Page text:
The theater scene in Northern Virginia is a little slim this month, with most companies practicing shows that will open next year. What is available is quite heavy, a switch from the typical crowd-pleasing fare usually on stage over the holiday season.

The old favorites do remain, of course. Fauquier Community Theatre and Story Painters Inc. will bring us Scrooge, Tiny Tim and the turkey in Charles Dickens' "A Christmas Carol" (Dec. 11, 12, 18, 19 at 8 p.m. and Dec. 13 and 20 at 2 p.m.). Theatergoers have seen this play many times, but it remains as fresh as it was the first day, teaching all of us, no matter how old or how crabby, that we can redeem ourselves and change fate.

Hope and courage are also the message in "The Diary of Anne Frank," performed by the Northern Virginia Jewish Community Center (Dec. 10, 12 at 8 p.m. and Dec 13 at 2 p.m.). The well-known story of a young Jewish girl's struggle as she and her family hide from the Nazis during World War II is based on her diary entries. A mix of Frank's innocence and the hard reality of the world is an uplifting, though bleak, experience.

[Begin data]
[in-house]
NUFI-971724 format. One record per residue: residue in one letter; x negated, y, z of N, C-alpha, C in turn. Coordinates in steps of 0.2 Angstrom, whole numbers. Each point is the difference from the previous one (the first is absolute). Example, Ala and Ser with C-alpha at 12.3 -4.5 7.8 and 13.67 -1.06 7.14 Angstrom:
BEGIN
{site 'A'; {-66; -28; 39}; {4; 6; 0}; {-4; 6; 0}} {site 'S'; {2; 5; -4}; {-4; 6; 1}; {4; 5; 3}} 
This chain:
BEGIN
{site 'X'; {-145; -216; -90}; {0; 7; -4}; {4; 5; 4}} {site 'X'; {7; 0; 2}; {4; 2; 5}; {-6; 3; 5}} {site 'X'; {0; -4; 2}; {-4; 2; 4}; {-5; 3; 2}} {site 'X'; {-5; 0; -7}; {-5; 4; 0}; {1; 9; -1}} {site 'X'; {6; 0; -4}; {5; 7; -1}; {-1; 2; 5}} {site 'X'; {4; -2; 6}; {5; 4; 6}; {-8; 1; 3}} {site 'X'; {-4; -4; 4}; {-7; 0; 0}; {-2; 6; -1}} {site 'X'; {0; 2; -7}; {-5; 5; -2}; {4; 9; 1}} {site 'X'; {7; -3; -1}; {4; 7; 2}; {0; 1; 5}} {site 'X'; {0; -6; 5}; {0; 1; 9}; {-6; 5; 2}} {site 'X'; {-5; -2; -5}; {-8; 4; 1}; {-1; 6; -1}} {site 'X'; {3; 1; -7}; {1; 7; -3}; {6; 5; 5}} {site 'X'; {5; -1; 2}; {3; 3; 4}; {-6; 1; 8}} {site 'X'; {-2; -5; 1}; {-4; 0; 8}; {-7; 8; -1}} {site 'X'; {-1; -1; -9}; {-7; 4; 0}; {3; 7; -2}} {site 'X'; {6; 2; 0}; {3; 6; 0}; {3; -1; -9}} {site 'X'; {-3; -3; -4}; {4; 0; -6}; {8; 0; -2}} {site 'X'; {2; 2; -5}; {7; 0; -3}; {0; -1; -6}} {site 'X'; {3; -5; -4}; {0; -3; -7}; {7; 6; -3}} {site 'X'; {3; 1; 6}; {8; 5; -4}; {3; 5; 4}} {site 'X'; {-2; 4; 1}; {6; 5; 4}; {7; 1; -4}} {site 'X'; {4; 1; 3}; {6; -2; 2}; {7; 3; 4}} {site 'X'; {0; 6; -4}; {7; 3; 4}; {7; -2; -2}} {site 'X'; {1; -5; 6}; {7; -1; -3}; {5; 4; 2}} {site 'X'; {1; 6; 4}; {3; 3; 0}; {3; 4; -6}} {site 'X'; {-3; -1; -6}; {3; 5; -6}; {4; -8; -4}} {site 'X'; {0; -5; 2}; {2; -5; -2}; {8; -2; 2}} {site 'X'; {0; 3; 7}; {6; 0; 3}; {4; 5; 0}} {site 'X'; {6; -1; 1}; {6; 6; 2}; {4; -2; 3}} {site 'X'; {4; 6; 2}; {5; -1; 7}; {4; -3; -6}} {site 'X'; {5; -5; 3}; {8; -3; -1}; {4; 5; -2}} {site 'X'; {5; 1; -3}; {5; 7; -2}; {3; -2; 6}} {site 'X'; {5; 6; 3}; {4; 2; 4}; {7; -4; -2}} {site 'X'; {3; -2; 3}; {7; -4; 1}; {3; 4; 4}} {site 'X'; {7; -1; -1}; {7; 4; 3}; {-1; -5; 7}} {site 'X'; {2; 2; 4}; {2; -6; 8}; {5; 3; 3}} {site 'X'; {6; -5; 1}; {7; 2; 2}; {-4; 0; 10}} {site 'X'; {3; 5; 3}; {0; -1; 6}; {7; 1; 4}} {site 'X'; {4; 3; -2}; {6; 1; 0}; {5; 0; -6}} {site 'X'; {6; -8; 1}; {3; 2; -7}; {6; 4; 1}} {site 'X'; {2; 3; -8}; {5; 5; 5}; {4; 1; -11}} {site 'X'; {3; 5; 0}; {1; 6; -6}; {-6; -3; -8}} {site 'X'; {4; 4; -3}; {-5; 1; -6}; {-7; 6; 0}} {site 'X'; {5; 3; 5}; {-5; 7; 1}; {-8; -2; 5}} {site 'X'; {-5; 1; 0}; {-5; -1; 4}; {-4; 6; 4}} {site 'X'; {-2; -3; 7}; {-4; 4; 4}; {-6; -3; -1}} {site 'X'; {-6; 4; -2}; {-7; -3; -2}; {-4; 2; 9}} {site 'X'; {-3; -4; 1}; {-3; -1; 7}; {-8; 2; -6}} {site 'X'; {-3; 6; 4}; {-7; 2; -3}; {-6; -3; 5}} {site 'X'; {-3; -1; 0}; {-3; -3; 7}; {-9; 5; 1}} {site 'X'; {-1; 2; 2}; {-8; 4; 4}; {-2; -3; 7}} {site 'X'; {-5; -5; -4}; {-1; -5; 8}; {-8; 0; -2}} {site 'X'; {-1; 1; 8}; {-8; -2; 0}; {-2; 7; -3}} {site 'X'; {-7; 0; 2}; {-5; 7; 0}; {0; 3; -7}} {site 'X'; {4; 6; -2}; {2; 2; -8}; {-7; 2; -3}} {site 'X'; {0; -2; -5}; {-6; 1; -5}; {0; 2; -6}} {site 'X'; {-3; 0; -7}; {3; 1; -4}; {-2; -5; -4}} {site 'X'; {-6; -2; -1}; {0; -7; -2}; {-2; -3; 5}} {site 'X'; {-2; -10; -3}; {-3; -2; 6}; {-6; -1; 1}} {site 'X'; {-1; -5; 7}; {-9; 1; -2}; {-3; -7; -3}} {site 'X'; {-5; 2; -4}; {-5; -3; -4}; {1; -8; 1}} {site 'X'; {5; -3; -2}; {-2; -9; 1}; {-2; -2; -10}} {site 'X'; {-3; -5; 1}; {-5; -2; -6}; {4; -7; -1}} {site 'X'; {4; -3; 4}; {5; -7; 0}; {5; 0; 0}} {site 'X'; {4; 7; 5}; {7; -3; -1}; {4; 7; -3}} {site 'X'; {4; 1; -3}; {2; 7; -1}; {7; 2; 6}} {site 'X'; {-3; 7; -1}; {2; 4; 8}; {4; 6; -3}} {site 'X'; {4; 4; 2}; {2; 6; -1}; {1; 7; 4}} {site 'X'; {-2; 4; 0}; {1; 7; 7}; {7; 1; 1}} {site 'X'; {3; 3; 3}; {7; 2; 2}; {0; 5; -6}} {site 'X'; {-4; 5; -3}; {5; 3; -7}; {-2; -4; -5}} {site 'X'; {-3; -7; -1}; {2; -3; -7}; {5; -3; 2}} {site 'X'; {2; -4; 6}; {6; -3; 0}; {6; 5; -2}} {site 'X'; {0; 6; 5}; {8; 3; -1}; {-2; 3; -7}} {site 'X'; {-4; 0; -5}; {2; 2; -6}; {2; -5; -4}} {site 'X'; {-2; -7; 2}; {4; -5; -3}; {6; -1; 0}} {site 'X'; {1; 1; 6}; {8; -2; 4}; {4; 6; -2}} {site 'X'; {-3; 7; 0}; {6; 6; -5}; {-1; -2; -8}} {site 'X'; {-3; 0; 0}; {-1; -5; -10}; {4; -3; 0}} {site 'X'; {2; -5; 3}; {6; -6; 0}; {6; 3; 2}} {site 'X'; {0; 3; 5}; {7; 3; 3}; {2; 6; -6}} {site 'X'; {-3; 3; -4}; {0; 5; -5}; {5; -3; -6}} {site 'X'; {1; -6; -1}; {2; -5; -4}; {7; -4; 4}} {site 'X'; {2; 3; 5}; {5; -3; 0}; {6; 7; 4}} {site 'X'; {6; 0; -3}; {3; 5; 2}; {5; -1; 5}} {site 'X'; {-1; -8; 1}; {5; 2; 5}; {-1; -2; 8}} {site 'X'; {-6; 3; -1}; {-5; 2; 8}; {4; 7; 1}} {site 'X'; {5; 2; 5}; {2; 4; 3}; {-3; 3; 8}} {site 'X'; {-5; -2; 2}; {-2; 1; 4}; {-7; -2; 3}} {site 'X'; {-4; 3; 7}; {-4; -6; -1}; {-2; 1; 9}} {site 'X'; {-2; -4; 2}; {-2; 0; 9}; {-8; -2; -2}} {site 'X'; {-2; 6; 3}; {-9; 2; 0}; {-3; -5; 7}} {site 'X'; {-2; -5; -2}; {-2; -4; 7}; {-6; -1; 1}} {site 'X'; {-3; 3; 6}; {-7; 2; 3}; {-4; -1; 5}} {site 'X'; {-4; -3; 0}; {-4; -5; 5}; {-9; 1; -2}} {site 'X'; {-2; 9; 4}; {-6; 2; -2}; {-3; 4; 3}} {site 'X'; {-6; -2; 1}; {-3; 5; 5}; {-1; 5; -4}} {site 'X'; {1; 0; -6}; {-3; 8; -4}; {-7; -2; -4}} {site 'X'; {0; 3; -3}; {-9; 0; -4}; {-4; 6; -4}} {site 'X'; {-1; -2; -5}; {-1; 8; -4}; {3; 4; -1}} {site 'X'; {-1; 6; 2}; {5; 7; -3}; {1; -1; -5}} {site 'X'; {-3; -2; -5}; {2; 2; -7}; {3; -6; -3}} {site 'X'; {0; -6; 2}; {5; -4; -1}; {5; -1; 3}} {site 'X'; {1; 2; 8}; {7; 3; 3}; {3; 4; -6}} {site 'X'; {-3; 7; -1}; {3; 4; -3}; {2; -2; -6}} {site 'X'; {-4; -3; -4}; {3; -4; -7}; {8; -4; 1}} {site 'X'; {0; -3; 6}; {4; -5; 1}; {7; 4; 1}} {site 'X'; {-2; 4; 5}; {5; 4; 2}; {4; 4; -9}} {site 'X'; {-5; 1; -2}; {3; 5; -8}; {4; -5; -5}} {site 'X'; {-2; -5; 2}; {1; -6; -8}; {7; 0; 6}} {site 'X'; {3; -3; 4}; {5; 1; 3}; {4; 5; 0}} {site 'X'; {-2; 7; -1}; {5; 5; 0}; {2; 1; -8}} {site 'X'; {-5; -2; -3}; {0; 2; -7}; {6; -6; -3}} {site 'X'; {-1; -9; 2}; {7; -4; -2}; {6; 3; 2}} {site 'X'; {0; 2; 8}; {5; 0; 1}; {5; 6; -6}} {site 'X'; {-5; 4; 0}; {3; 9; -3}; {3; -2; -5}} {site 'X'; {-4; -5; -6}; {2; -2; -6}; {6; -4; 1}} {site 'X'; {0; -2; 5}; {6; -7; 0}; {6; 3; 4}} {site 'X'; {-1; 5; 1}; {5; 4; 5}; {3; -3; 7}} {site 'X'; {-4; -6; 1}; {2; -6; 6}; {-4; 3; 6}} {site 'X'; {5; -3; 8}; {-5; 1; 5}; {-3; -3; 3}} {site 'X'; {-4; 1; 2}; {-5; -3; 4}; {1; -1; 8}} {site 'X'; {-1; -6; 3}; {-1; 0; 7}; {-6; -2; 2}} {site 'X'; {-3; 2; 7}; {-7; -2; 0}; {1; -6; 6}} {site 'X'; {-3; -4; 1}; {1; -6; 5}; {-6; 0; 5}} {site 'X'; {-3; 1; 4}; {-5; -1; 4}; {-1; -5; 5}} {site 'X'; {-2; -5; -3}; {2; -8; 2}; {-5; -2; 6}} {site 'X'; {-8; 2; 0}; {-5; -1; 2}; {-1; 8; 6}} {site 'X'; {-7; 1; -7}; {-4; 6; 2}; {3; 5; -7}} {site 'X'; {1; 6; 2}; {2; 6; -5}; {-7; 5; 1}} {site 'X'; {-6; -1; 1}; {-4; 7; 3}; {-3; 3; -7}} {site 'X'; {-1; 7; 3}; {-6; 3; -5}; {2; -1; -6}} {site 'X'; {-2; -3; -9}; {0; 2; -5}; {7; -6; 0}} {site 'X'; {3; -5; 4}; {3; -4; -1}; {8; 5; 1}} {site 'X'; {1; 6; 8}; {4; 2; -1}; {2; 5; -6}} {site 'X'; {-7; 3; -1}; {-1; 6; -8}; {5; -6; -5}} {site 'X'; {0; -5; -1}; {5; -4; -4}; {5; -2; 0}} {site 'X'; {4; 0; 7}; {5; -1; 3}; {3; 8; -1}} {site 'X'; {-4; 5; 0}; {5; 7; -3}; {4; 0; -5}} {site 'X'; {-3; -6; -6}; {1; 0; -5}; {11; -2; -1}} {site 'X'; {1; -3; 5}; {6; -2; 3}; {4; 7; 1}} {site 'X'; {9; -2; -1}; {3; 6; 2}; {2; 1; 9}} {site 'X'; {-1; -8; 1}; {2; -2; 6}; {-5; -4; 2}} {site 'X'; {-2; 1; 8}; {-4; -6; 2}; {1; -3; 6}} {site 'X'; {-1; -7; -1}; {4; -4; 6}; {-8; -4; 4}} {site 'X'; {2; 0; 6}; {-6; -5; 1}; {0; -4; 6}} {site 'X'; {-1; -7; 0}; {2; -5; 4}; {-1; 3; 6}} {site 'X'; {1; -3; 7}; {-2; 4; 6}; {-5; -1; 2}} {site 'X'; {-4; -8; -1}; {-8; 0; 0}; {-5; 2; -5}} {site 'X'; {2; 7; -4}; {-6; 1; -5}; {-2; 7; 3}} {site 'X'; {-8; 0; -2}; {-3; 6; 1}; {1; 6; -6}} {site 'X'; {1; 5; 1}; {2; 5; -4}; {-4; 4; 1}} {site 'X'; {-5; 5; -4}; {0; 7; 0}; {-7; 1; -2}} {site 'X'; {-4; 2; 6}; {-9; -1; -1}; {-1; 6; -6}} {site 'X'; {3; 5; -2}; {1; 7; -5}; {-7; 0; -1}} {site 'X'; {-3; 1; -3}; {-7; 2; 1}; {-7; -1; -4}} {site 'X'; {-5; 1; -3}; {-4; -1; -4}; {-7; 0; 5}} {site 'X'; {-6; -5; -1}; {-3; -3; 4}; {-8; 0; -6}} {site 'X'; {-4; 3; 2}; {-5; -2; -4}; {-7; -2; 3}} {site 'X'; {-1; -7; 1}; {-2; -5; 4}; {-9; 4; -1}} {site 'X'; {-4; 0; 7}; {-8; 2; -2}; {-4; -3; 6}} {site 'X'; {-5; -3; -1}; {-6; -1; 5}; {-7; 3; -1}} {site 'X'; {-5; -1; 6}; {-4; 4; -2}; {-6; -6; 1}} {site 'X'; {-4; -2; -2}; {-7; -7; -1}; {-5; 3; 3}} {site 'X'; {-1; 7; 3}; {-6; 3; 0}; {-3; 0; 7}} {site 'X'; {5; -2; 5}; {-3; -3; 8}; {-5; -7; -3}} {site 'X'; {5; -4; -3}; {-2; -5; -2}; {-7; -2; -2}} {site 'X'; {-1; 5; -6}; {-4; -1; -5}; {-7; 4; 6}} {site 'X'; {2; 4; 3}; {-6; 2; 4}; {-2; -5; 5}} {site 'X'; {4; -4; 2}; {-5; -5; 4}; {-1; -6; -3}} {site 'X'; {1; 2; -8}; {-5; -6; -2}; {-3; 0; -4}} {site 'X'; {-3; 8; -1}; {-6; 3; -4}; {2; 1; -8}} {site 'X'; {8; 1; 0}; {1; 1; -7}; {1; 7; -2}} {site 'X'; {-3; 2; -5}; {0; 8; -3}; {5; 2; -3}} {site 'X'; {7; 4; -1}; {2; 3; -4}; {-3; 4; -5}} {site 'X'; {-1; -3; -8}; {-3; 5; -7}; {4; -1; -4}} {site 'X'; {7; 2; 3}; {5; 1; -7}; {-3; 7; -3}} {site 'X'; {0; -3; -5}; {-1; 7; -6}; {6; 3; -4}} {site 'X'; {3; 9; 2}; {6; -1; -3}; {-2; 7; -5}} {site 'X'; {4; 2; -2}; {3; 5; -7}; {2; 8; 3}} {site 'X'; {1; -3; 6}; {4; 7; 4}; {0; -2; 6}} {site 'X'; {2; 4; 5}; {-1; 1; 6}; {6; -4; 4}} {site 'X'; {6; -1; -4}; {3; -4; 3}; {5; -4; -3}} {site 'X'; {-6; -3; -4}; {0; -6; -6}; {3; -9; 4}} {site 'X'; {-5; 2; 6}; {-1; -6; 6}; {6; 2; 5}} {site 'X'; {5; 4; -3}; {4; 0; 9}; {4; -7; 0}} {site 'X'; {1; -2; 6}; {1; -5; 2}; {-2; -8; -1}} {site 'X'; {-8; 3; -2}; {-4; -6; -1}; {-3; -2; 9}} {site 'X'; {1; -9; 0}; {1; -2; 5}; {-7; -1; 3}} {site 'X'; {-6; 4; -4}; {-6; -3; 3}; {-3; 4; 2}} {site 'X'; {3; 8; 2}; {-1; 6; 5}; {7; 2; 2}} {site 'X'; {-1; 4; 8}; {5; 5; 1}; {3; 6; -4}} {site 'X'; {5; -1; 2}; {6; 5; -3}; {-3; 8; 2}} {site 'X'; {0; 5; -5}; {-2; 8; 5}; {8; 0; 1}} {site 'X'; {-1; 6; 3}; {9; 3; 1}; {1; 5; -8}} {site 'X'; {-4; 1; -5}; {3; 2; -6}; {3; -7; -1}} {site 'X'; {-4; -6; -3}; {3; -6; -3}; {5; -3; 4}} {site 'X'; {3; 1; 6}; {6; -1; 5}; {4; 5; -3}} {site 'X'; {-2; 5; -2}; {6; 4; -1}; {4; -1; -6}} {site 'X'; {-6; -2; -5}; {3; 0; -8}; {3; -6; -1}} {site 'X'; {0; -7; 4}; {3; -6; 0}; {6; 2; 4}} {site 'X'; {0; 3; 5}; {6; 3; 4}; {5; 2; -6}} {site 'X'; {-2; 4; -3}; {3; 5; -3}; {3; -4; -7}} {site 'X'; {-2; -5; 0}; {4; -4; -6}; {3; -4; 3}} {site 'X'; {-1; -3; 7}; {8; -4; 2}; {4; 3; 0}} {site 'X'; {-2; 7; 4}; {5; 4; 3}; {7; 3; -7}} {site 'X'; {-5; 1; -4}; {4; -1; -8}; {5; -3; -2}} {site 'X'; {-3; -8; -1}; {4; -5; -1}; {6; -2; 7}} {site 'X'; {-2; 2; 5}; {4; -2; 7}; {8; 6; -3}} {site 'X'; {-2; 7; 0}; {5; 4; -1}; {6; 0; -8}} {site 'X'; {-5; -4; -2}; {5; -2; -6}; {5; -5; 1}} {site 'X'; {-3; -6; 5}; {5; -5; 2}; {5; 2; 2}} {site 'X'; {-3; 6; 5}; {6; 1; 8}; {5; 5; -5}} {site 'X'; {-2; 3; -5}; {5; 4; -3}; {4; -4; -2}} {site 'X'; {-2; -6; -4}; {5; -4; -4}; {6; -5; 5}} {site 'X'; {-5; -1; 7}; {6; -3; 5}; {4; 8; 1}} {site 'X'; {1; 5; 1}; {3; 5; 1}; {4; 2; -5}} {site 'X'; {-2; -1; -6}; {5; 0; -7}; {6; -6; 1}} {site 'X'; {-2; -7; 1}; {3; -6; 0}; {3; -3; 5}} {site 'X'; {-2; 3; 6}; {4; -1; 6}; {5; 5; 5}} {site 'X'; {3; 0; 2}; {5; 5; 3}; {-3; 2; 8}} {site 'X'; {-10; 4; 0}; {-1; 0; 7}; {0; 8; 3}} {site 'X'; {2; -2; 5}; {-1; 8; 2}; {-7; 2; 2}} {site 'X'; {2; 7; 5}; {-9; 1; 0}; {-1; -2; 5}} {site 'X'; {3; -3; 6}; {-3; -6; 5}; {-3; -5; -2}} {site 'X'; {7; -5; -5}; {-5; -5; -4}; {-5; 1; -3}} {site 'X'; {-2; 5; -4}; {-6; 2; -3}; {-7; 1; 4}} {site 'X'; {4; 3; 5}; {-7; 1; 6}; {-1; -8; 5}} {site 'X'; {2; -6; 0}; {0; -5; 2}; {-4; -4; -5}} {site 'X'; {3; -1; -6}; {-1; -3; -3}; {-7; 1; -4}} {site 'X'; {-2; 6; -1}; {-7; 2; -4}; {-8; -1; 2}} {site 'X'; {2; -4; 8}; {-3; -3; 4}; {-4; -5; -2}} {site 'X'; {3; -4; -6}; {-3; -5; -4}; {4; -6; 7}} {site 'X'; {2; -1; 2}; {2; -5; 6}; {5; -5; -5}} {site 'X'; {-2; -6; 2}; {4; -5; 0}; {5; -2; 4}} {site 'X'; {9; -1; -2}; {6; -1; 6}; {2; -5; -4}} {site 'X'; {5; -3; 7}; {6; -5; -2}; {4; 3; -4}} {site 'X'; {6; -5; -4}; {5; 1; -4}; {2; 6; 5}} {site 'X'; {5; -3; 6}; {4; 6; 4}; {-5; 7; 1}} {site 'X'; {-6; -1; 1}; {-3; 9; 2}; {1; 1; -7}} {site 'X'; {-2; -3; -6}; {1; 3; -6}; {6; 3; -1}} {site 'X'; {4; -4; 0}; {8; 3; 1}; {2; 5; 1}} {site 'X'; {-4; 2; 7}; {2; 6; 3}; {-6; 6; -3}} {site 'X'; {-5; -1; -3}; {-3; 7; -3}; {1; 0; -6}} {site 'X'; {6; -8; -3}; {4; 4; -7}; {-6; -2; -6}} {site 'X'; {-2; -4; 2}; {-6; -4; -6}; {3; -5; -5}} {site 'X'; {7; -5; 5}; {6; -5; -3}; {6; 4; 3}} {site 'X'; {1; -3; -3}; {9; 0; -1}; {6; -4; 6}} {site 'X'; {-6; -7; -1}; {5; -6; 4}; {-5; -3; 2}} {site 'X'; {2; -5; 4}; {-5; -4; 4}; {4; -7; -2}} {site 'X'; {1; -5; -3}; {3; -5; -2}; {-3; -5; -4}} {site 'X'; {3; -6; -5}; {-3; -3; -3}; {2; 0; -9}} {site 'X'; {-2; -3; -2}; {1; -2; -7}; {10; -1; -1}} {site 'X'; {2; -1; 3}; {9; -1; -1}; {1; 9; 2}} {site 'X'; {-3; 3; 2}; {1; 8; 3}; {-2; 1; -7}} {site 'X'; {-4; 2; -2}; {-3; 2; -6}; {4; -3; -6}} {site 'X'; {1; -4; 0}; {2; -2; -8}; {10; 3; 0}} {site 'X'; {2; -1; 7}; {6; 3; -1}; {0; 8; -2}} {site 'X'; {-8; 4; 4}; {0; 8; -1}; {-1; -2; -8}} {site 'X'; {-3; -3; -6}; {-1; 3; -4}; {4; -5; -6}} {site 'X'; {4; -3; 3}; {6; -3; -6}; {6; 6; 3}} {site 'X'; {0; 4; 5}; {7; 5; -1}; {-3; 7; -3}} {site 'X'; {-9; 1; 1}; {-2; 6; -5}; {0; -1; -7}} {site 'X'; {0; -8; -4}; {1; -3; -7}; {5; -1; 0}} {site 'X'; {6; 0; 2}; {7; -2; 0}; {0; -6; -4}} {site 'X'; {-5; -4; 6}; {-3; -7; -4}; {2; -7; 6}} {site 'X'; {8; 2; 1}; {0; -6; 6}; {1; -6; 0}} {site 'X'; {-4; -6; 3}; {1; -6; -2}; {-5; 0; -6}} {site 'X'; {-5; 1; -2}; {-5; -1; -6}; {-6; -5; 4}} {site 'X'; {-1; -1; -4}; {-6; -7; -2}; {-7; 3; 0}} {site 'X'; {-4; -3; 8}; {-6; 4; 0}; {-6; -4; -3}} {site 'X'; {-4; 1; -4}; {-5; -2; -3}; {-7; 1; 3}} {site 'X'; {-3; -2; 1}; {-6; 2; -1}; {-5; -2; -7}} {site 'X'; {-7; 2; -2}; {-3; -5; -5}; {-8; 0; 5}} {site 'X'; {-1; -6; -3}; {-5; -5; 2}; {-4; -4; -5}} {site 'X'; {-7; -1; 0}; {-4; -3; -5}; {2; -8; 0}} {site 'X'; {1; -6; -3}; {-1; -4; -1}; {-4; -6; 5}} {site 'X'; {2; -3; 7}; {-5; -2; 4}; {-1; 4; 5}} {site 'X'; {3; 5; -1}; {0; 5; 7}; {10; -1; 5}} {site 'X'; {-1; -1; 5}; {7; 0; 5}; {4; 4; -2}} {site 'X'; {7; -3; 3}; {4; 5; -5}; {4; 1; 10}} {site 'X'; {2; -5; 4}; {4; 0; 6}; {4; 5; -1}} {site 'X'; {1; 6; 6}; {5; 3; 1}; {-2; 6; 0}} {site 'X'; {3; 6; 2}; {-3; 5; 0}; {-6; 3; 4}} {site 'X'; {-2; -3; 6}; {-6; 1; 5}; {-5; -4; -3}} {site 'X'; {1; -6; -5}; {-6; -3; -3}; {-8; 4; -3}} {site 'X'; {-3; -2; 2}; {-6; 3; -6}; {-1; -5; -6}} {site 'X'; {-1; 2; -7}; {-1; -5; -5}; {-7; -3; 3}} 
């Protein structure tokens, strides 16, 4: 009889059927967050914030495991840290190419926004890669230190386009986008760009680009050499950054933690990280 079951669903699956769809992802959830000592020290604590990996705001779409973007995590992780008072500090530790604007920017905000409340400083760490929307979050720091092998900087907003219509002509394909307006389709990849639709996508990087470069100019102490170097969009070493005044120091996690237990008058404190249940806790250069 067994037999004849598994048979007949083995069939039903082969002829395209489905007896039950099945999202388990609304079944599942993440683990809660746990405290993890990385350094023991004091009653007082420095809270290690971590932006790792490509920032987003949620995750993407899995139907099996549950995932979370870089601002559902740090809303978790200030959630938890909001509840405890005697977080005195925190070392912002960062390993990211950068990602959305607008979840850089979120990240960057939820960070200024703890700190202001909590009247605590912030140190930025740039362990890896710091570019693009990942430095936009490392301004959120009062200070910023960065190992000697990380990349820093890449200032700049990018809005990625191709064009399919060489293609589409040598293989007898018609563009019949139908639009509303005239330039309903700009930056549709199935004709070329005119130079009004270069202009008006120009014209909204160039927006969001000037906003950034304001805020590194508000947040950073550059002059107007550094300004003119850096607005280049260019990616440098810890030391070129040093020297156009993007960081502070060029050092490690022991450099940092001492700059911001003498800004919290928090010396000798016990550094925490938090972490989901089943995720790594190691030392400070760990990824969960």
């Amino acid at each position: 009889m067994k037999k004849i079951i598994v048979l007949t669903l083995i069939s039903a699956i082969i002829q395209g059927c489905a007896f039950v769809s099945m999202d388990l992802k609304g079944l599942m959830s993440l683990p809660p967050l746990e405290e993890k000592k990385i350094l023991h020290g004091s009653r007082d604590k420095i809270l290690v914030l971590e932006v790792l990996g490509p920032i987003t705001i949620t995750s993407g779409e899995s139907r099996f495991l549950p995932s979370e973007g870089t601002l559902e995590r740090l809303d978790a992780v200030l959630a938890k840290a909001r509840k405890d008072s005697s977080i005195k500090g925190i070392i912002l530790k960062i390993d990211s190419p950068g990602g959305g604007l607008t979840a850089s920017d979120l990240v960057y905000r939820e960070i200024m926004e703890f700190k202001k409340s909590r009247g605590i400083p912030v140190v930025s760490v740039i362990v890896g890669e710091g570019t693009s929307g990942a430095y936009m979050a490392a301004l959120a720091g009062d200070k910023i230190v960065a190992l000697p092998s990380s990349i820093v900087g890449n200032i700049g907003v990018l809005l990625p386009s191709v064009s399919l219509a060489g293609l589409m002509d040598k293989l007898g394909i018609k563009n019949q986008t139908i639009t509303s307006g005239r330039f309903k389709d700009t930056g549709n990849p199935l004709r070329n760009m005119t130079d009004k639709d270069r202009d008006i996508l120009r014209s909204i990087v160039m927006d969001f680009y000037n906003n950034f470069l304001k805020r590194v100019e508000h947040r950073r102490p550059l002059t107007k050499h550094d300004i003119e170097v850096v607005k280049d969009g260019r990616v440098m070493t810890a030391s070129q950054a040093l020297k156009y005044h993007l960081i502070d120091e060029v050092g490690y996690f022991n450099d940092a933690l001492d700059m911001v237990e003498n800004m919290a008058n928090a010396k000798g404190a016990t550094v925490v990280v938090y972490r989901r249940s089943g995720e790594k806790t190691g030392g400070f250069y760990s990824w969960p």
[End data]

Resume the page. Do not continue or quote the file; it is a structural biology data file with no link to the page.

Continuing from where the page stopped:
On a humorous note, a night spent with the able Fairlington Players and their production of "Noises Off" (Dec. 4, 5, 11, 12 at 8 p.m. and Dec. 6 at 2 p.m.) will send you into the heavens. The play-within-a-play comedy chronicles the zany mishaps of a third-rate British theater troupe, which manage to muck up everything, delightfully on purpose.

And, happily, two original plays are on the boards for December. The Wordstage Reader's Theatre will premiere "Rootabaga Country" (Dec. 4, 5, 11, 12 at 8 p.m.) by local playwright Jim Humphrey. For the whole family, the play is based on Carl Sandburg's whimsical "Rootabaga Stories."

The Little Theatre of Alexandria will premiere the winning plays of its "One Act Competition" (Dec. 4, 5, 11, 12 at 8 p.m. and Dec. 6, 13 at 2 p.m.), a national search for new playwrights. Three plays won, but LTA will perform only the first- and second-place winners because of the heavy themes of all the plays. "The Home Visit," by H.V. Argers, is a drama about a searing encounter between an elderly white man and a young black woman social worker, and "Fieldstone," by Alan Zuberbuehlen, concerns a volatile relationship between two brothers -- one successful, one not -- who are faced with the death of their father.